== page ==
German Alphabet Gets an Upgrade

German Alphabet Has Expanded to Ease a Hotly Debated Eszett Problem

By Stephen Fuchs on Email @StephenWFuchs

While the German language has its oddities for American’s trying gain that bilingual status, one part of the German alphabet has managed to become a frustration for Germans themselves — the Eszett (ß). The future of the Eszett as been up in the air for quite some time as people have gravitated to the double-s replacement, but for the Eszett-lovers out there, Germany has made room in their alphabet to include a brand new form of the letter that will make composing angry all-caps messages a breeze.

The German Spelling Council met at the end of June to evaluate the current language and address inefficiencies that include putting a stop to the Germanization of foreign words, such as ‘Joga’ (Yoga) and ‘Ketschup’ (Ketchup), but the most important change to come out of the meeting is the official introduction of the capitalized Eszett. Until now, the Eszett was the only letter in the German language that did not have a capitalized version, causing problems not only for comment thread rants, but for more important uses such as names on a passport.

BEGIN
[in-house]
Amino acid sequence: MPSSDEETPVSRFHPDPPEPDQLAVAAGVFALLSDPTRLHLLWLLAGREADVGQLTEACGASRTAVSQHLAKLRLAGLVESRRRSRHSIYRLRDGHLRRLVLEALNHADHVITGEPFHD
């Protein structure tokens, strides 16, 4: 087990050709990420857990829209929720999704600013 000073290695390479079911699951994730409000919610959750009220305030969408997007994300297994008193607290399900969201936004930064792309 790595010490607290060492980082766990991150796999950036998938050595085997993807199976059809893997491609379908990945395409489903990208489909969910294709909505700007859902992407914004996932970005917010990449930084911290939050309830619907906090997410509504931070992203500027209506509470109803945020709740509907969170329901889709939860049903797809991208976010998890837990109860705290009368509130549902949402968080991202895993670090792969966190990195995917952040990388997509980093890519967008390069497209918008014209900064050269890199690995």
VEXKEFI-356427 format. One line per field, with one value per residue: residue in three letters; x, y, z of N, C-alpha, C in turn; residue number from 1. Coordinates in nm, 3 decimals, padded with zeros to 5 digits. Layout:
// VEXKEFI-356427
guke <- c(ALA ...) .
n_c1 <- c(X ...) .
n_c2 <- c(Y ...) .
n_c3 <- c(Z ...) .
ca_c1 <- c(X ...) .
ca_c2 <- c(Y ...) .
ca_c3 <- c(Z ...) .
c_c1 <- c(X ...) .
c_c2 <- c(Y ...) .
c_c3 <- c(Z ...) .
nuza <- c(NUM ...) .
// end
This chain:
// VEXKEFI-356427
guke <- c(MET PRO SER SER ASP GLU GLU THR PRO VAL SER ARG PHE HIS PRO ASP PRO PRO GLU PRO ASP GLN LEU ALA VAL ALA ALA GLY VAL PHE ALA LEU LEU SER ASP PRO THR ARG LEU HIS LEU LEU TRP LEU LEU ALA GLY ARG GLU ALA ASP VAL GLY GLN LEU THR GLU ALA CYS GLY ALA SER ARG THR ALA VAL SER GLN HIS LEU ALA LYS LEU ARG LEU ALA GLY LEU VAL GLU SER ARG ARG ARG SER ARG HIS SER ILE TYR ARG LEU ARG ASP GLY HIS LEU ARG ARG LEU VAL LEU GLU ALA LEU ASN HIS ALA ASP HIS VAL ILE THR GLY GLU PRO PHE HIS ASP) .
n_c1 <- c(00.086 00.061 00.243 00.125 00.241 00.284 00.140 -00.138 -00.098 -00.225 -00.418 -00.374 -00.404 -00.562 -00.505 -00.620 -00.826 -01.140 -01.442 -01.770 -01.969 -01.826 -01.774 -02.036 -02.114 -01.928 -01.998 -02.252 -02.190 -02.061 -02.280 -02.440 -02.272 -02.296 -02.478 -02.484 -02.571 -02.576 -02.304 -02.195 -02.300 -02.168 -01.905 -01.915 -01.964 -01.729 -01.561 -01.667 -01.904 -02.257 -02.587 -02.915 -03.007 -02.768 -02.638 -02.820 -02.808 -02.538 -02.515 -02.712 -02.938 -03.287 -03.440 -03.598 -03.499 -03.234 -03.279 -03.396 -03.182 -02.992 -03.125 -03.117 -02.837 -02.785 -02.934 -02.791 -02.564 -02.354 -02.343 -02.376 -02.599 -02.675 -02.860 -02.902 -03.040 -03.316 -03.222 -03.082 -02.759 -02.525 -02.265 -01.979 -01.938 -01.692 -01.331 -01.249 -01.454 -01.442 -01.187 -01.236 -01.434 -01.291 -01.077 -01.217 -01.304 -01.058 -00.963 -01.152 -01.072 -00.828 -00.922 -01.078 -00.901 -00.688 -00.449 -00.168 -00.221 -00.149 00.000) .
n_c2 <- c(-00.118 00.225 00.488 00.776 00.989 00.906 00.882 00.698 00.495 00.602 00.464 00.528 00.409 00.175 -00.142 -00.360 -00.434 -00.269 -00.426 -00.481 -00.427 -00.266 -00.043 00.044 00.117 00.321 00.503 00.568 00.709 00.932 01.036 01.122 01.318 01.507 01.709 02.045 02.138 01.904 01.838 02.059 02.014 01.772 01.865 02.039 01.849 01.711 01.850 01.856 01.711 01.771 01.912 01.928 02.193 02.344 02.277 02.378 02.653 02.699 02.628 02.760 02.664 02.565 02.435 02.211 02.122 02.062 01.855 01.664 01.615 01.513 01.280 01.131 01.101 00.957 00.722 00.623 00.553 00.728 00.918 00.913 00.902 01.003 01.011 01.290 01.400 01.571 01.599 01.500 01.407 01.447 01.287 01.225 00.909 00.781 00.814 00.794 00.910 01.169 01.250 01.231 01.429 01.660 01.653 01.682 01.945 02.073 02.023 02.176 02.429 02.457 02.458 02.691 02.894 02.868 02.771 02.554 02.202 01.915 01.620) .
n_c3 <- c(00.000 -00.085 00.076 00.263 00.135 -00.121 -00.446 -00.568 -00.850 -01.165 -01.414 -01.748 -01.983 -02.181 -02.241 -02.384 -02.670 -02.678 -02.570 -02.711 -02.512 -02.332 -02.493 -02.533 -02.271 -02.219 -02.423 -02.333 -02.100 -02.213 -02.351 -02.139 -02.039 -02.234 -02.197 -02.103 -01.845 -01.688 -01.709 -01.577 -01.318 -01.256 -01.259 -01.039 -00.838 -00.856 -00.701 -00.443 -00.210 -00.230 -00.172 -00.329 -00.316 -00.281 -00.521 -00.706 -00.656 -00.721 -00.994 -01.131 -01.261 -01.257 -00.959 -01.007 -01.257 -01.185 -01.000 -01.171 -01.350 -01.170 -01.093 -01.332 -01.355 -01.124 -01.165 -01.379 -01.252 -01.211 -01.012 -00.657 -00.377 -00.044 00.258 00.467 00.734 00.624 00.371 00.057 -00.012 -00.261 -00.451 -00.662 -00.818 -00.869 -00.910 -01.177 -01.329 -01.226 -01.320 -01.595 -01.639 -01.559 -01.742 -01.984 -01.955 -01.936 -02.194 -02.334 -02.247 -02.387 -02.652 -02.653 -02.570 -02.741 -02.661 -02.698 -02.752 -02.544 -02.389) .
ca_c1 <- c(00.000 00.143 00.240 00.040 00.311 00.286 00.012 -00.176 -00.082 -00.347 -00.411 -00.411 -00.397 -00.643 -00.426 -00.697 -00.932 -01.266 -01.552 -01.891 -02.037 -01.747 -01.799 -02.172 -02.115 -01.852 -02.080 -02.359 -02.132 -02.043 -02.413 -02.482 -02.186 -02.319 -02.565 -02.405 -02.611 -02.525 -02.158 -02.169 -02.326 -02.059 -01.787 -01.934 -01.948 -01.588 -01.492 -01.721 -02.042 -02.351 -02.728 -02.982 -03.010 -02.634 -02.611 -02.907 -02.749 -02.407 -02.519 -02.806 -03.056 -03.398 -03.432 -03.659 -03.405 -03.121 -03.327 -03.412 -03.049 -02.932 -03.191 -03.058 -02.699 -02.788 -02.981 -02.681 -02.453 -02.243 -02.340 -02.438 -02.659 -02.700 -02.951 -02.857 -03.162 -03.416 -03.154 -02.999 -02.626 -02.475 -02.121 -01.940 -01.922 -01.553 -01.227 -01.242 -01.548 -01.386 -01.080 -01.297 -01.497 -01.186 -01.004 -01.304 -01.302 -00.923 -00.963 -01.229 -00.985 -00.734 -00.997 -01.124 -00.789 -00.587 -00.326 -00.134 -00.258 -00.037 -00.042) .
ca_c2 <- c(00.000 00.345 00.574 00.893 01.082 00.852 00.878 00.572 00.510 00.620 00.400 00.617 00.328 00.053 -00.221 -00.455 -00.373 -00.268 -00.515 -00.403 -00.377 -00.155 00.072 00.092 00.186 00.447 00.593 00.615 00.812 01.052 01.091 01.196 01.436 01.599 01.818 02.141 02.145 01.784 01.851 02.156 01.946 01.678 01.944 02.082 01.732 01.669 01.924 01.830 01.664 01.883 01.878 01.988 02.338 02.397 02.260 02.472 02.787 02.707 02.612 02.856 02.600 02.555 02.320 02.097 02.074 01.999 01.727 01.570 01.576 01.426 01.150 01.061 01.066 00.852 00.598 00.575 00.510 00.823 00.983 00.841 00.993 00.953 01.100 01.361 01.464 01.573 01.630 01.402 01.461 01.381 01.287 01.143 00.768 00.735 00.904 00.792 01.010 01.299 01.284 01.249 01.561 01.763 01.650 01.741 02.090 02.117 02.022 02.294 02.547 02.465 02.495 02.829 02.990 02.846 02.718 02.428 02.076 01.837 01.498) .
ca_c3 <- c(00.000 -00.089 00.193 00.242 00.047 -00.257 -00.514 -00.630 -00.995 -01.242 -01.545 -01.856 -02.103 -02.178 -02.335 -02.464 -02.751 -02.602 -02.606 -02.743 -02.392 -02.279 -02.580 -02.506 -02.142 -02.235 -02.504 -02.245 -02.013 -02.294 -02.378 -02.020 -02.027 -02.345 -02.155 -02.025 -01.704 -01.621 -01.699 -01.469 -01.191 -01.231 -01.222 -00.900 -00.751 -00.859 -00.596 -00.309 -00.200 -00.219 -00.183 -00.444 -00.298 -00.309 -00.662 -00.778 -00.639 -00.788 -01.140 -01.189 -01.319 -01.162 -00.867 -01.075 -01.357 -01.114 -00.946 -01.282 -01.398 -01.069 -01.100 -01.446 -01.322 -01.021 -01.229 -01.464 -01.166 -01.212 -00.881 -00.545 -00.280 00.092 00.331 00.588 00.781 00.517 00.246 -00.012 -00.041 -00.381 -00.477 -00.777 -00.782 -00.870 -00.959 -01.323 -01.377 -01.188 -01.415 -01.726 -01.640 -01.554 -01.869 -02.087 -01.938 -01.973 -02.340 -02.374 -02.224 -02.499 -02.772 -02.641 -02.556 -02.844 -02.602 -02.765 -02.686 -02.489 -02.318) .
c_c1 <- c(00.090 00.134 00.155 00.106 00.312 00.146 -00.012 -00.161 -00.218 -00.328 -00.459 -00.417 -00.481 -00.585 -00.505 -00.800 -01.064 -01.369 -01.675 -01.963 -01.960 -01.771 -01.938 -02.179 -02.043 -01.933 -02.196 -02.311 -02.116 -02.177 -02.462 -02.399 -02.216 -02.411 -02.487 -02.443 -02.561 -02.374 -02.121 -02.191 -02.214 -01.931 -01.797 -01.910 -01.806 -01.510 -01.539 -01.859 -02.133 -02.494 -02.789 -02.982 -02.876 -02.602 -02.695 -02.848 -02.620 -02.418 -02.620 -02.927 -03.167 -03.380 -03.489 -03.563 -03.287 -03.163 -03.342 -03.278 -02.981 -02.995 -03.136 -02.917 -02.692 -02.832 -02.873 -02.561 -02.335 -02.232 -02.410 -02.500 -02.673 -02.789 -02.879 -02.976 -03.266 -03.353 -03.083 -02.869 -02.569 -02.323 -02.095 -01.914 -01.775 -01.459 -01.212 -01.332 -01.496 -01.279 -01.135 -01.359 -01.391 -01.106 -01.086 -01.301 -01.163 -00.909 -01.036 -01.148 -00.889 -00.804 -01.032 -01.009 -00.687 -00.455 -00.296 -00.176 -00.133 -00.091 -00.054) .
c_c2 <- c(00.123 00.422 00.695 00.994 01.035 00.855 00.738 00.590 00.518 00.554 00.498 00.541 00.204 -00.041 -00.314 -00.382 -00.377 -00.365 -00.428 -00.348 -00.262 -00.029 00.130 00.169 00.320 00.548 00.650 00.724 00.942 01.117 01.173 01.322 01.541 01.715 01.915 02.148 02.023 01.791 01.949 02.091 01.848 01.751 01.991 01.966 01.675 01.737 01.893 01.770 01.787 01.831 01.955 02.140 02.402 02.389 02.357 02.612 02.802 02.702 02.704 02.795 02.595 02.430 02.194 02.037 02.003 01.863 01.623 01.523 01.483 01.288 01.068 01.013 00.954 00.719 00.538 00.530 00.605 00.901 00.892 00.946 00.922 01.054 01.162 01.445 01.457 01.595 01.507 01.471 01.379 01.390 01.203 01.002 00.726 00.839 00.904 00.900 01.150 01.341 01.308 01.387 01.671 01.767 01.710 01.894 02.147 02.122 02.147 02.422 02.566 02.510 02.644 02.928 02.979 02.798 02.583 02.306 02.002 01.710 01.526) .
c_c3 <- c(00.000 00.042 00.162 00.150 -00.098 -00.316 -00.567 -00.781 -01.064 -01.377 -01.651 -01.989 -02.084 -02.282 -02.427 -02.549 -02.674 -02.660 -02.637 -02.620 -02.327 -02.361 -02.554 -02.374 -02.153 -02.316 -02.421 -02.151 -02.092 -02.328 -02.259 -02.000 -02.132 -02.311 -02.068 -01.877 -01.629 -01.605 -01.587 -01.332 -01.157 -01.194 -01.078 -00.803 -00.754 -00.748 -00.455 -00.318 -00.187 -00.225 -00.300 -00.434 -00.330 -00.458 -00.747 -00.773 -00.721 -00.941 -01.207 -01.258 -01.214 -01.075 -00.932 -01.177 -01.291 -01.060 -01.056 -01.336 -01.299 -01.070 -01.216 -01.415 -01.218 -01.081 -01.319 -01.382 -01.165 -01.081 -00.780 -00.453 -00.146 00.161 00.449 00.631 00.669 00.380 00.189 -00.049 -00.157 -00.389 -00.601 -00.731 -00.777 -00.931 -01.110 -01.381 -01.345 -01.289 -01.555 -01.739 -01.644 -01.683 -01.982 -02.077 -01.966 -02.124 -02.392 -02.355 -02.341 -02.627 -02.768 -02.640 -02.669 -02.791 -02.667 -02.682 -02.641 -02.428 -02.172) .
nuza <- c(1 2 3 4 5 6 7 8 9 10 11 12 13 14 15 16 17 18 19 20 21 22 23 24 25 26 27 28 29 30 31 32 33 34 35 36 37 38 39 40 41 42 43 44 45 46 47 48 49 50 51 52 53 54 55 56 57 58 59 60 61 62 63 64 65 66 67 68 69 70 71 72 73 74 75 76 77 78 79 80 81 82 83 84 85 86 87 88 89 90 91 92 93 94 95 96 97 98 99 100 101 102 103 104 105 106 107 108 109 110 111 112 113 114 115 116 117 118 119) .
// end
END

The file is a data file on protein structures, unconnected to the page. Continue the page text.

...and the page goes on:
So what does this new 21st century letter look like? Well, a lot like the its smaller form. The lowercase ß transforms into the uppercased ẞ. It’s not quite as elegant looking as the original Eszett, with its somewhat slumped beer belly physique, but it should do the trick to solve the age-old problem until the decision comes to phase it out of the German alphabet entirely.

Sources: Süddeutsche Zeitung

Photo: Christian Dembowski [Flickr]

Stephen Fuchs
Stephen founded German Pulse and LGBT Germany out of a passion to introduce Americans to a Germany that goes beyond beer and polka (although with enough beer he has been known to polka it up a bit). He's a coffee addict, lover of wine and good times, a hit in the kitchen and editor of TV commercials. You can follow him on Twitter (@StephenWFuchs) to find out a lot more.
Stephen Fuchs on EmailStephen Fuchs on LinkedinStephen Fuchs on Twitter